It is, in my judgment, relevant, but not conclusive, that Ms Cooper will gain no proprietary interest in the money represented by the Grant, because of the exclusively charitable status of BWP. She will, however, gain some benefit from the Grant because she will be the founder and a trustee of a charity with an endowment of an additional US$360 million. To a person whose life’s work is in charity and philanthropy, that must be regarded in normal understanding as a “benefit”. The principle that non-monetary benefits including moral benefits can be material does, I think, carry over from the situation in [the relevant case law]…Ms Cooper will, if the Grant is made, have the benefit of being able to use her considerable talents to direct the significant funds represented by the Grant towards projects that she personally supports within CIFF’s charitable objects. I do not think that clause 5.2 is drafted in a restrictive way that requires the court in these circumstances to ignore these tangible benefits. I remind myself that the fact that Ms Cooper was prepared to accept less money if the Grant were made is reflected in the opinions of counsel that have been placed before the Court. I can well understand why she might have been prepared to take that course. Clause 5.2 is not an absolute bar on benefits, but merely allows the Commission the opportunity to review what is proposed in advance. It should be able to do so in this case.

The next issue was: Would the grant be a payment for loss of office within the meaning of section 215 of the Companies Act 2006 so as to require the approval of CIFF’s members under section 217 of the Companies Act 2006, because it would be (a) consideration for or in connection with Ms Cooper’s retirement from her office as a trustee of CIFF, and either (b) a payment to a person connected with Ms Cooper, or (c) a payment to any person at the direction of, or for the benefit of, Ms Cooper or a person connected with her? The court held that the grant was agreed to be paid both in consideration for and in connection with Ms Cooper’s retirement (at [87]).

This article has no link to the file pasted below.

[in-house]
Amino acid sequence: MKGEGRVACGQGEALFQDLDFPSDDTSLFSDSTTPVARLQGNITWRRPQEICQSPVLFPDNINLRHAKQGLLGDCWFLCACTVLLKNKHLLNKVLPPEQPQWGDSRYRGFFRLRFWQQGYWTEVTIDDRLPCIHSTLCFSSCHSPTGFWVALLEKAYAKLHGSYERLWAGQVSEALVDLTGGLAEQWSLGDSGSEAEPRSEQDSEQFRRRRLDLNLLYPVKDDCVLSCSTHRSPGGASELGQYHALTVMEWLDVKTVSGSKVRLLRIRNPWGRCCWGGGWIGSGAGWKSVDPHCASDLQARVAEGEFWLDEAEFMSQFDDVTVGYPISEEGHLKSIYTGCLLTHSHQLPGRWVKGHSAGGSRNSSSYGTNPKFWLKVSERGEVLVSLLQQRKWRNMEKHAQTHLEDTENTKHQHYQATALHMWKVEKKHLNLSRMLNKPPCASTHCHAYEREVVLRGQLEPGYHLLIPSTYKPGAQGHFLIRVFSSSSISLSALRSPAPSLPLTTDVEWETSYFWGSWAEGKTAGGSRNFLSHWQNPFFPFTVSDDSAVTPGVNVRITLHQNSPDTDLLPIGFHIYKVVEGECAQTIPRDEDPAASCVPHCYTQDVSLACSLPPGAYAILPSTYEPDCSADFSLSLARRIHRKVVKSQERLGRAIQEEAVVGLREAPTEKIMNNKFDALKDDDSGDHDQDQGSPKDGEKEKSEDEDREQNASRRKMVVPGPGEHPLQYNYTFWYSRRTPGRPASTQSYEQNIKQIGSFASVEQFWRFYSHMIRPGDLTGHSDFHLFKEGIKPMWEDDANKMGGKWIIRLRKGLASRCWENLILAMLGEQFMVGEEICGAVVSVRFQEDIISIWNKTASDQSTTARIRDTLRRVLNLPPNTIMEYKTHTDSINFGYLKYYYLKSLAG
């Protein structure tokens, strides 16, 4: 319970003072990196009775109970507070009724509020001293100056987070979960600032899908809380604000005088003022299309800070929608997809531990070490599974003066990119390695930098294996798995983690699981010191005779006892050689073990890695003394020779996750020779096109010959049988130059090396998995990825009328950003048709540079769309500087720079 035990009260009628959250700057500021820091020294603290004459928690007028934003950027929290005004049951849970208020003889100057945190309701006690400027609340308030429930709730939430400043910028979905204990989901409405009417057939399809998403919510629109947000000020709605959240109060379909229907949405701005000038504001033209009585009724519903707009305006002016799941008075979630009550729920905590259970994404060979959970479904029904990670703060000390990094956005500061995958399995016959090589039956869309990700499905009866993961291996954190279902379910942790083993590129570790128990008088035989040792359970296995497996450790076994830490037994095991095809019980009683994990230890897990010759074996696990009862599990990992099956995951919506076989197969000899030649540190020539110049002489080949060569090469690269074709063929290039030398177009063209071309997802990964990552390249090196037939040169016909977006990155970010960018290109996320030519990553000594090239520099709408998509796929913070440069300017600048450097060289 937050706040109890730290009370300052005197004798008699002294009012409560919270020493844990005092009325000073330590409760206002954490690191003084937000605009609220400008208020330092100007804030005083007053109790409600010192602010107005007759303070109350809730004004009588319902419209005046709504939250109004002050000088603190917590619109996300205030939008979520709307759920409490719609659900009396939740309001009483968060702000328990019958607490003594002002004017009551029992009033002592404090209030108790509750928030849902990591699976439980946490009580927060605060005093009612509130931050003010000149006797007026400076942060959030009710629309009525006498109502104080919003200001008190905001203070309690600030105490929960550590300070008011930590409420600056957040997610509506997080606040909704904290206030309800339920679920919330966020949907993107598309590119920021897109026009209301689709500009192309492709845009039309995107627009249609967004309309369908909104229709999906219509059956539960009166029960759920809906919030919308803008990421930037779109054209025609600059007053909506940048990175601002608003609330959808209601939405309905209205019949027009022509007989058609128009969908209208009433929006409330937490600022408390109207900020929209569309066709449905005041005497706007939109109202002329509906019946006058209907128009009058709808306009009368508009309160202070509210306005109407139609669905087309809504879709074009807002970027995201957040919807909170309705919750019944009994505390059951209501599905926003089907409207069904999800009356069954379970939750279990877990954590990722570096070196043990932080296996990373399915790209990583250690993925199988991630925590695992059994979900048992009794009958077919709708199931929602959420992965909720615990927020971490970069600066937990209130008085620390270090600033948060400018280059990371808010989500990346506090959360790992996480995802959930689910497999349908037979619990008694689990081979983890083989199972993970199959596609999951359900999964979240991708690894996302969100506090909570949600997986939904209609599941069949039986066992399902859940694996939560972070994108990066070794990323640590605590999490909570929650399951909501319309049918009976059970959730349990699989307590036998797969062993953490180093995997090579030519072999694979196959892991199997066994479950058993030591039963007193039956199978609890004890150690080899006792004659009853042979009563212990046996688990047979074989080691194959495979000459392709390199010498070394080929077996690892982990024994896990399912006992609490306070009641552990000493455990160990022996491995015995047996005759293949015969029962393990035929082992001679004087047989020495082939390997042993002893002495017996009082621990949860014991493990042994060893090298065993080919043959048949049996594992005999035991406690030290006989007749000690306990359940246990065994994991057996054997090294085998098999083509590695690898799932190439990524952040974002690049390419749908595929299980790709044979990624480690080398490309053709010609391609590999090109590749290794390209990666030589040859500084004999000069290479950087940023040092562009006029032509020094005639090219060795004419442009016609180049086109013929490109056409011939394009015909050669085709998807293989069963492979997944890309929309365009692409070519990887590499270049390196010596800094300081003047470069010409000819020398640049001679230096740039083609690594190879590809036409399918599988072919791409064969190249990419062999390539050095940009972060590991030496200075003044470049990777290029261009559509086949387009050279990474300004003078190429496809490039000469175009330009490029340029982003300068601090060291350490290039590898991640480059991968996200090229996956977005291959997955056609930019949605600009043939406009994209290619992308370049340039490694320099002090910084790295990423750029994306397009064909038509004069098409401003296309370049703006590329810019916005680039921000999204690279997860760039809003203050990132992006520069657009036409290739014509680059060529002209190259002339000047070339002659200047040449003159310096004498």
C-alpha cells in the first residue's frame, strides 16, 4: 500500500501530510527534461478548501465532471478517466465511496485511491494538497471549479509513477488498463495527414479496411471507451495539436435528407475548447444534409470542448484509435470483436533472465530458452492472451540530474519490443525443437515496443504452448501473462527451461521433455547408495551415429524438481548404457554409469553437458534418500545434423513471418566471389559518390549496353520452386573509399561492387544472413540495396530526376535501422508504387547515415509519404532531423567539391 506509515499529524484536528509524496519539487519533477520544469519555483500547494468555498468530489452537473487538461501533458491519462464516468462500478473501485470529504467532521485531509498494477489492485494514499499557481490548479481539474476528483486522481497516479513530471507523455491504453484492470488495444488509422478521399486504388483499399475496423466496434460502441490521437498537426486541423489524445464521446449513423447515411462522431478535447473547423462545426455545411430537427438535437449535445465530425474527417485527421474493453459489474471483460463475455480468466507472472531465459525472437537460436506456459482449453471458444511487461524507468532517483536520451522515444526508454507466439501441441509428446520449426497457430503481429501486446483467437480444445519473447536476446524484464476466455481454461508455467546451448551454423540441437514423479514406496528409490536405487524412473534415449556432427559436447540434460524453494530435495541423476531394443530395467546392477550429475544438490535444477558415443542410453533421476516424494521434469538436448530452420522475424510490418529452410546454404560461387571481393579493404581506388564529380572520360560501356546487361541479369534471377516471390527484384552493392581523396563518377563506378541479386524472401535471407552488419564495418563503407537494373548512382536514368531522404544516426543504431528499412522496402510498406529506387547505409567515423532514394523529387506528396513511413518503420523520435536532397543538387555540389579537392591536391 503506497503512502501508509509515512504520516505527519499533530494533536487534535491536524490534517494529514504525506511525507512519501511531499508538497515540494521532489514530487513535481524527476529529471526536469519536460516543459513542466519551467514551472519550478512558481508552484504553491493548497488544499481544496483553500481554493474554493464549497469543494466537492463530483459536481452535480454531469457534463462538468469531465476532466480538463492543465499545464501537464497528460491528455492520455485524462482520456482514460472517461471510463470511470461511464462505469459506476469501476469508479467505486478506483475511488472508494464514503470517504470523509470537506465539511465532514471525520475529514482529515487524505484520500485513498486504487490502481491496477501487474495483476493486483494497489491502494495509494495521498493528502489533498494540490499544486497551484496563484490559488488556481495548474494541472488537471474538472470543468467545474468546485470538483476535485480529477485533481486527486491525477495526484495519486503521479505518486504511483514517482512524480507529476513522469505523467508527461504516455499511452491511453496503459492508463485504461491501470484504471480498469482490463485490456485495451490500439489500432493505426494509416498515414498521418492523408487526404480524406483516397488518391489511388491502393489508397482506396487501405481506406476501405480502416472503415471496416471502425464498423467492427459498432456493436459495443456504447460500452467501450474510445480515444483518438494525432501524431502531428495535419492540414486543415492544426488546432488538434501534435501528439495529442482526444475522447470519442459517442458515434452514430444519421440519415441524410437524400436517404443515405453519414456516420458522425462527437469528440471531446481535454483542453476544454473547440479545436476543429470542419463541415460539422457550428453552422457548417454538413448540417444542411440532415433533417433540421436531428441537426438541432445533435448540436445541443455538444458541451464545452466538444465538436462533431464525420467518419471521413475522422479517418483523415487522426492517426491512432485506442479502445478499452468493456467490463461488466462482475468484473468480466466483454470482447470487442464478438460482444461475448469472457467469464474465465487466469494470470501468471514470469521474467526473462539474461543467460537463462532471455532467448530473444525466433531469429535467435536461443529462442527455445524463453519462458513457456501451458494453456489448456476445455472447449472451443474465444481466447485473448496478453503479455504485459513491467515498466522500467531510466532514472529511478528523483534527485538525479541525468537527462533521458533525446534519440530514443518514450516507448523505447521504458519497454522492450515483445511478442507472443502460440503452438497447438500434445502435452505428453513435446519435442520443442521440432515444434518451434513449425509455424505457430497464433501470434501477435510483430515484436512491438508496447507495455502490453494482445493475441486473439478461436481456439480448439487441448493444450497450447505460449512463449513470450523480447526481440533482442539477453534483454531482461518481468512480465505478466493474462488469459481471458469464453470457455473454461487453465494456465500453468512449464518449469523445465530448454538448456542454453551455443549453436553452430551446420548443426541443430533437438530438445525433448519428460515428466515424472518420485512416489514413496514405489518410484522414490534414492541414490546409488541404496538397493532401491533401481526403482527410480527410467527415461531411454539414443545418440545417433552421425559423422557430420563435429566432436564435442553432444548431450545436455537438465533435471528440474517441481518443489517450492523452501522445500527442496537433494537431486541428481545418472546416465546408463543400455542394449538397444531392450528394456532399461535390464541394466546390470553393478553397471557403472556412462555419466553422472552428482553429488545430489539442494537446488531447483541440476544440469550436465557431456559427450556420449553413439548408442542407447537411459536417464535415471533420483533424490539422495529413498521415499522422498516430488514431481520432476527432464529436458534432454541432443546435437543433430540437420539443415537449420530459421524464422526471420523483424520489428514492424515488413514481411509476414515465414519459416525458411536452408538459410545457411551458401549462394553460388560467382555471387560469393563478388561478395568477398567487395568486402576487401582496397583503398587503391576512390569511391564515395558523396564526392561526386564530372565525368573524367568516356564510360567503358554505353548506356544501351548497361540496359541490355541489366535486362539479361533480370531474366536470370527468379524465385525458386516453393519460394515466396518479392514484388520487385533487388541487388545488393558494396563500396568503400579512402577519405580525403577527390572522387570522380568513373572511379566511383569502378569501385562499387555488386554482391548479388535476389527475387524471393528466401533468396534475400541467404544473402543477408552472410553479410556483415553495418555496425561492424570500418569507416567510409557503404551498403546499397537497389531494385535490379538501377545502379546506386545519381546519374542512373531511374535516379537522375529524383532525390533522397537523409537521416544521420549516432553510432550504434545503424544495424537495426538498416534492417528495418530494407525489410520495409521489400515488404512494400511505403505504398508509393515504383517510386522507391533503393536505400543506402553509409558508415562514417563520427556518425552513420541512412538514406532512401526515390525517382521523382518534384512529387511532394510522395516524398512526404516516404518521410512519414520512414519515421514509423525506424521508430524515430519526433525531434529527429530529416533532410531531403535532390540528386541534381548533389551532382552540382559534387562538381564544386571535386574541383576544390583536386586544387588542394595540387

However, was the grant being paid to a person connected with Ms Cooper, or to any person at the direction of, or for the benefit of, Ms Cooper or a person connected with her? This would require the approval of a resolution passed by the members of CIFF. On this point, the court said (at [97]):

Section 215(3) [of the Companies Act 2006] is, I think, the governing provision. A payment requires members’ approval if it is made either to a person connected with a director or to any person at the direction of or for the benefit of the director. They are cumulative protections. Section 252(2) then provides a complete list of those persons that are to be regarded as connected with a director. It explains that those persons are (broadly) family members, bodies corporate with which the director is connected, trustees holding for the benefit of a director, partners of the director, and firms in which the director is a partner. There is no basis to regard the provisions of section 252(2)(c) as holding some unexpressed special position in that list…The obvious and proper construction of section 252 is, in my judgment, that the legislation was intended to catch payments to the persons mentioned in section 252(2), and only to those persons. If, therefore, the payment is to a “body corporate with which the director is connected (as defined in section 254)”, then the payment is caught by section 215(3)(a). It matters not that the payment might not be within section 252(2)(c) because it is made to a company that will hold the money on trust for beneficiaries other than the director personally.